Sunday, January 02, 2022
The disadvantages of being a scientist
I am a scientist. I have a university Ph.D. degree in chemistry, so I could put the title Dr. rer. nat. on my business cards (but I don't). After 10 years of university studies, I spent 25 years in a company doing research & development. As a general rule, a professional education and experience results in somebody knowing much more about the core subject of his education and job than the average citizen, and that even holds true for related subjects. For many people that doesn't play much of a role outside their job: A certified public accountant (CPA) knows a lot about accounting, but the subject is unlikely to come up during a family Christmas party.
Natural sciences are a bit different in that respect, because chemistry, physics, and biology literally relate to absolutely everything in our lives. I spent the last 5 years doing R&D on chemistry related to climate change, and that subject sure does come up in general conversation. I also understand enough of biology to have a somewhat better understanding about virology, a subject that has been hard to avoid in conversation over the last 2 years. But knowing more about something doesn't necessarily make life easier. Sometimes ignorance is bliss, and you sure wouldn't want to explain scientific facts to everybody who mentions a subject in conversation.
I just got some New Year's wishes from a friend, who hoped in his mail that 2022 would be the year that COVID would go away. I couldn't bring myself to tell him the truth: COVID is way beyond the point where there was any hope that it would ever go away again. COVID will become part of our lives for the foreseeable future, it will just change from being pandemic to being endemic, that is to say everywhere. The good news is that COVID follows an evolution predictable by Darwinism: Successful variants like omicron are increasingly infective, but decreasingly mortal. A virus that kills its host is an evolutionary failure and tends to get left behind by the evolutionary more successful variant that spreads further by keeping its host alive. If you want to understand more about this, I would recommend you play the game Plague Inc. a couple of times. As a result the probability of you not catching COVID over the next decade is about the same as your probability of not catching a flu over the next decade, that is to say pretty close to zero. But your chances of surviving that COVID infection increase every year, and at some point the right-wing deniers who said that COVID is just a flu will actually be right, although that statement certainly was wrong in 2020/2021.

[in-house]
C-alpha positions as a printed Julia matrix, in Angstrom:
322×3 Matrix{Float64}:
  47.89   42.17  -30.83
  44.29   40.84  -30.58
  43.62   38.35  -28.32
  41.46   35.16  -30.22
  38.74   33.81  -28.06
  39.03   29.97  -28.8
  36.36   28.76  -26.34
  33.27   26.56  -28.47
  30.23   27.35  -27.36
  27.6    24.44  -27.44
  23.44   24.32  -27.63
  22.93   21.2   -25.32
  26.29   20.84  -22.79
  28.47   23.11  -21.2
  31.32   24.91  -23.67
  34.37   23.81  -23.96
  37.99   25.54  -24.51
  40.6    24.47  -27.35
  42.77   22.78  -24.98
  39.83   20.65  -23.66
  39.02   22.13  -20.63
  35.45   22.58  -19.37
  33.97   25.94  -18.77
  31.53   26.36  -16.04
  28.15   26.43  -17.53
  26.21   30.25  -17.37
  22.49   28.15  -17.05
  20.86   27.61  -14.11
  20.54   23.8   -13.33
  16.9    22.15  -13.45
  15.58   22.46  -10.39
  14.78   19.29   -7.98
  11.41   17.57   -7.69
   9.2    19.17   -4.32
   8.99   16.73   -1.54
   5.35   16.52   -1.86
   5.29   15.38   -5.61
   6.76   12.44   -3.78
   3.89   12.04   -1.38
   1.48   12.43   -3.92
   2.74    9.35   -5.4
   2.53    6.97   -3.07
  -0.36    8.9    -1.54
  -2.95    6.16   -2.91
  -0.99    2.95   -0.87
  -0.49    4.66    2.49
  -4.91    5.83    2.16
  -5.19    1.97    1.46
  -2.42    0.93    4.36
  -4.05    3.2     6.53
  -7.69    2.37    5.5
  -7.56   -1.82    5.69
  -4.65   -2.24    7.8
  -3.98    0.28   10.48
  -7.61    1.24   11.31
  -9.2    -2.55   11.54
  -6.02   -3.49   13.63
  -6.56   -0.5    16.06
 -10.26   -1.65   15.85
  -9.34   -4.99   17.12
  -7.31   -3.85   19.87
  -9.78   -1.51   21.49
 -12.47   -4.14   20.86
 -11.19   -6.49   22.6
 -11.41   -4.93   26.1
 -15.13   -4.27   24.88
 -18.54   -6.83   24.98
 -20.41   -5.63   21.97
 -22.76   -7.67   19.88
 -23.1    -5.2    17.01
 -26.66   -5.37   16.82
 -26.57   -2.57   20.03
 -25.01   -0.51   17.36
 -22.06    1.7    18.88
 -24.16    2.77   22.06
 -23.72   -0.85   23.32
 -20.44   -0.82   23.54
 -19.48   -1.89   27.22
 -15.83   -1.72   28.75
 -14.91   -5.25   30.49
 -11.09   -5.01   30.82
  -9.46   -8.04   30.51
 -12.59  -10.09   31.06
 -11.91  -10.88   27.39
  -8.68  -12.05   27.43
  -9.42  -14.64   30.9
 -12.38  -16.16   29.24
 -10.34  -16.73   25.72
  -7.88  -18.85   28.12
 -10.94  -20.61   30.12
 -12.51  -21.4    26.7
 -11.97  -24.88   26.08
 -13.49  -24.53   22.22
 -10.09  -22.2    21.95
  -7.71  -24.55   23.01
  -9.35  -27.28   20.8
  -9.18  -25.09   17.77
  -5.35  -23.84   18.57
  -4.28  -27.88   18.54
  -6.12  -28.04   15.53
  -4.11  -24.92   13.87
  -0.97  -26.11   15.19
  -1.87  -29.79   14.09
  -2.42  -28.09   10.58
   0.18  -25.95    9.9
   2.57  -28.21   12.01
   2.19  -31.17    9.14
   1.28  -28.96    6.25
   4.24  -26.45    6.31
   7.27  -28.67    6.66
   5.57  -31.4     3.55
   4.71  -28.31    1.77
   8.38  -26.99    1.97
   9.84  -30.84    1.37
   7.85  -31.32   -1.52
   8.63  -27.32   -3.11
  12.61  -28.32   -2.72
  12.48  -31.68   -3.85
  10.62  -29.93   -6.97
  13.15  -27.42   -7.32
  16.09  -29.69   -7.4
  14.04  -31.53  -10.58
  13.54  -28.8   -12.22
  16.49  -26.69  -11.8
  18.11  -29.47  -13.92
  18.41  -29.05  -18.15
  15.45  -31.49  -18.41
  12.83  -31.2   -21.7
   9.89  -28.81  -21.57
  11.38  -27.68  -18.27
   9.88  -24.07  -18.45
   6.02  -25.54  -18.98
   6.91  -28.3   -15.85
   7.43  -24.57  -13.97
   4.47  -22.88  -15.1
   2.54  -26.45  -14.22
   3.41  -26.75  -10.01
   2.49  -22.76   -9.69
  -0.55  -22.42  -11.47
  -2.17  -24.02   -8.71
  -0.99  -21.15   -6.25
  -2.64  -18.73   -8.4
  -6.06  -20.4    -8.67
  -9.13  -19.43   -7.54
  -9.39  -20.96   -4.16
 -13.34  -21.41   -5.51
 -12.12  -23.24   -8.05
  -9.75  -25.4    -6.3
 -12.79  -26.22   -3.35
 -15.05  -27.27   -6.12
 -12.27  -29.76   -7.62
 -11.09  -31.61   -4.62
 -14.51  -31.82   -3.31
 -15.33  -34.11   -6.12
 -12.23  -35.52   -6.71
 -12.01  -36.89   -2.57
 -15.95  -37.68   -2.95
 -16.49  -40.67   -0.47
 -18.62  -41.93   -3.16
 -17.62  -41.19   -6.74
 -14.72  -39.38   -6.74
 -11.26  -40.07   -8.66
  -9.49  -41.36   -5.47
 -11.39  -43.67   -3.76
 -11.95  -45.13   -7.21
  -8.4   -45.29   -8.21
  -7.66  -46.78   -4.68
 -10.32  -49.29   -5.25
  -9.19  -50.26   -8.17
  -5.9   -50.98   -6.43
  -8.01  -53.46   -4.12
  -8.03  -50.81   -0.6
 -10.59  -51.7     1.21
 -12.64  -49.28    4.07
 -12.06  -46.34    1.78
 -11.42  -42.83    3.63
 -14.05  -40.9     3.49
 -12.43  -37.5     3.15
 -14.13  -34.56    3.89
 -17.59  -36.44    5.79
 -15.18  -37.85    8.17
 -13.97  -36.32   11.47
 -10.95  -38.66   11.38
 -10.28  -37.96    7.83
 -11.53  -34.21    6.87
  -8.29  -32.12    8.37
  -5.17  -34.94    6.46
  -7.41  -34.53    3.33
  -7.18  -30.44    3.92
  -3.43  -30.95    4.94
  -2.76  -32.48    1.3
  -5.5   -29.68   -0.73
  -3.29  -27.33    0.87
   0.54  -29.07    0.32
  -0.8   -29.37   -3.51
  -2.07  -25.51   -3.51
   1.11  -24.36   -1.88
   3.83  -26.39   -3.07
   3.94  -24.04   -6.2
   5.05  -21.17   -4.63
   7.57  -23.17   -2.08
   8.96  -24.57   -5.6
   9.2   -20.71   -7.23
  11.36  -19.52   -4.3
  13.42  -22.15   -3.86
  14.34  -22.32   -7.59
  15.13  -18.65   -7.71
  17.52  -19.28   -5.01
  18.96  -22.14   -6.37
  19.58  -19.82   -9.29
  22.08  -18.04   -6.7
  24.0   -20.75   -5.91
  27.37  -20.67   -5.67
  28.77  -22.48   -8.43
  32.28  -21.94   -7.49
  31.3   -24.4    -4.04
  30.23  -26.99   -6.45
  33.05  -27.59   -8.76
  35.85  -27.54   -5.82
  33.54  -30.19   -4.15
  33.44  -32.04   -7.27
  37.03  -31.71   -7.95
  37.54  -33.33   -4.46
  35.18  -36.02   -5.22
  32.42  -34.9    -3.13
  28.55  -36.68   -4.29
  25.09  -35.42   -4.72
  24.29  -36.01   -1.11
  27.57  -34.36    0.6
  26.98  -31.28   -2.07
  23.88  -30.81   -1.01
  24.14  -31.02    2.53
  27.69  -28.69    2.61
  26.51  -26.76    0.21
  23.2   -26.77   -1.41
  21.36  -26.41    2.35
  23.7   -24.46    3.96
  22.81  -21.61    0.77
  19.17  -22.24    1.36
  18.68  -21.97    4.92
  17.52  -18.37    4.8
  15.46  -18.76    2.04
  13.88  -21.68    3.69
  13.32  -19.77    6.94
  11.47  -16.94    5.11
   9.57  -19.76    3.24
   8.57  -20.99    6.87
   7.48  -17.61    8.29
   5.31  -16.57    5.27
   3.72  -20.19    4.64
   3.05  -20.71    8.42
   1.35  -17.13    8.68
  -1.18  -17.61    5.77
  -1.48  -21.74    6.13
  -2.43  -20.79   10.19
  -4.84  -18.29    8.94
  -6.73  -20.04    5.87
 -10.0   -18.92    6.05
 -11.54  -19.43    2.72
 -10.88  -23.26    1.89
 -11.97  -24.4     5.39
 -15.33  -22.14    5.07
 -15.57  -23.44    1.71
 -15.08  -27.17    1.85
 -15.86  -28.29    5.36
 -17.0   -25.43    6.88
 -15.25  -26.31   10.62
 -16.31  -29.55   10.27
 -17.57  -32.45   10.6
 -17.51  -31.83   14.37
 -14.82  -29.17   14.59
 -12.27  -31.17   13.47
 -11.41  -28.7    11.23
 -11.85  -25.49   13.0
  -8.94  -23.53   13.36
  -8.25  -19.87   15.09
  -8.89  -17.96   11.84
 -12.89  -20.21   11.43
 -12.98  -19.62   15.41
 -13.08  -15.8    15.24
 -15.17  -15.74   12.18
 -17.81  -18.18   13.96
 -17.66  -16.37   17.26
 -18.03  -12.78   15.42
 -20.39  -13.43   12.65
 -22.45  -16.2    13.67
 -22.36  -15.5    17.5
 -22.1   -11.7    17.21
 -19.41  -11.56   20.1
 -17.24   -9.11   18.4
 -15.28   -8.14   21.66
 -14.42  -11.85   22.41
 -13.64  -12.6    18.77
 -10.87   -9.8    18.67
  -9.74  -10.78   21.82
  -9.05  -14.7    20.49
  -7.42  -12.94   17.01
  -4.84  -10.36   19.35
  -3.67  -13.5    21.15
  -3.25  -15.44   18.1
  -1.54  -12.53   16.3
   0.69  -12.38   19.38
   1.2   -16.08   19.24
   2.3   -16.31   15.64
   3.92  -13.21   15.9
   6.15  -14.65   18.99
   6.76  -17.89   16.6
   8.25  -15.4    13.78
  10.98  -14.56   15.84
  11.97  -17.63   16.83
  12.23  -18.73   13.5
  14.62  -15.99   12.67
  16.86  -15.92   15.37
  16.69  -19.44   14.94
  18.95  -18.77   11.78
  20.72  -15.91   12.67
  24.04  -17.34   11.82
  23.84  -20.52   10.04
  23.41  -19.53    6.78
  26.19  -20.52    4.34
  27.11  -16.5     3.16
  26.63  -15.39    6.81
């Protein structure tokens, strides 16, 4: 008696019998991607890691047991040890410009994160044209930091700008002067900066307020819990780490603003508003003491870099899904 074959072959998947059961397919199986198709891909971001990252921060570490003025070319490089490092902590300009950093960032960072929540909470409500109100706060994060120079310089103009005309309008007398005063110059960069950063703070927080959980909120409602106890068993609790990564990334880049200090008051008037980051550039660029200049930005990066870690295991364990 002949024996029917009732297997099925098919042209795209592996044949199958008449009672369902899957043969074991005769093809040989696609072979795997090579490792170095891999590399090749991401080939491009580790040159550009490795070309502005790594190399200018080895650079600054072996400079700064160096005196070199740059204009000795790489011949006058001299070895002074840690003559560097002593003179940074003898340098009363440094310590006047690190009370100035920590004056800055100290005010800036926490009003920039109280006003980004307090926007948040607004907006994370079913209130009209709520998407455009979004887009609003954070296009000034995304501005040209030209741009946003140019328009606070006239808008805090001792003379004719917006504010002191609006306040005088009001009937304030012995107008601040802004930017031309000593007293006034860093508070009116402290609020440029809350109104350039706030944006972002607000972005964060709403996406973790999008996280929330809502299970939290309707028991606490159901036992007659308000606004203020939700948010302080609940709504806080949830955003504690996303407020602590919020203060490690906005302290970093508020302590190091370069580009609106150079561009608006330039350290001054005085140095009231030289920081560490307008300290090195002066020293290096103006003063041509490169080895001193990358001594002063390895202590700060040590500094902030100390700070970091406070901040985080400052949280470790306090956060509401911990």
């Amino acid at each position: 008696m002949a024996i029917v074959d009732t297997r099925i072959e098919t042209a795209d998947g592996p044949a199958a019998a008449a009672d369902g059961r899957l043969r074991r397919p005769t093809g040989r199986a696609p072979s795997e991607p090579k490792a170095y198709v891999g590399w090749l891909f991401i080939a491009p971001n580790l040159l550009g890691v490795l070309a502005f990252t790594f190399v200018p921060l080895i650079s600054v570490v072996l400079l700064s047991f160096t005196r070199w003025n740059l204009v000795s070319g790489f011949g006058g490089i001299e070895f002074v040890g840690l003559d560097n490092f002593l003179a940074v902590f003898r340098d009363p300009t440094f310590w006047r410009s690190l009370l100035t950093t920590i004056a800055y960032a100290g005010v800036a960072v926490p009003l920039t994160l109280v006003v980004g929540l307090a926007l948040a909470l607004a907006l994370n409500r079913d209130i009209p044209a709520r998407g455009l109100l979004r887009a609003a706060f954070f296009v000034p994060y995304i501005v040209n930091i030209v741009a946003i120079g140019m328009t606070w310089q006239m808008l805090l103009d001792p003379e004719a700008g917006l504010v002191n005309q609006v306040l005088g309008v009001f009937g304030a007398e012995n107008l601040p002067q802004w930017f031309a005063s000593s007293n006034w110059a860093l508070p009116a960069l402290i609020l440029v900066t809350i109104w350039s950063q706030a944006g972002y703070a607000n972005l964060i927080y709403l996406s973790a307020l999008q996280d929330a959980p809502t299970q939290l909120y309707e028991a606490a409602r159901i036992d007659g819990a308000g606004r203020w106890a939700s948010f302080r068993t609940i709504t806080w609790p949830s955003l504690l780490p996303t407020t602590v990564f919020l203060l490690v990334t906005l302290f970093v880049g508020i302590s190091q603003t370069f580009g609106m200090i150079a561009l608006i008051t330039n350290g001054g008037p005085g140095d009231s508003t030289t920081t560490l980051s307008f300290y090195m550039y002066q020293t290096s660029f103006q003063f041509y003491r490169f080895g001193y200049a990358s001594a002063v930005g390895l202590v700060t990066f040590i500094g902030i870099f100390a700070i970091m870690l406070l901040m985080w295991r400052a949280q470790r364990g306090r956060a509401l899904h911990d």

Regarding climate change, the central objective of the Paris Agreement is its long-term temperature goal to hold global average temperature increase to “well below 2°C above preindustrial levels and pursuing efforts to limit the temperature increase to 1.5°C above pre-industrial levels”. The bad news is that it is highly unlikely that the world will achieve this goal. Back in 2017 the probability of hitting the 2°C target was scientifically estimated to be around 5%; the fact that in the years since the world hasn't done enough to work towards the target means that today the probability is even lower. There is almost certainly going to be some overshoot. The not-so-bad news is that the 2°C target is completely arbitrary. We are currently "well below 2°C" and already have significant climate events. The probability of extreme weather events at let's say 2.5°C will be higher, but it isn't as if the world is fine at 1.9°C and then becomes uninhabitable at 2.1°C. The higher the temperature gets, the worse the situation for humanity will become, so battling climate change is a really good idea. But the criteria of failure or success are a lot more complicated than a single number.
You can see, knowing science doesn't make my world a happier place to live in. You constantly bump into people who spout nonsense because they don't have the scientific knowledge. And once again, like in the Middle Ages, we live in an age where people think that their irrational beliefs are more important than scientific facts.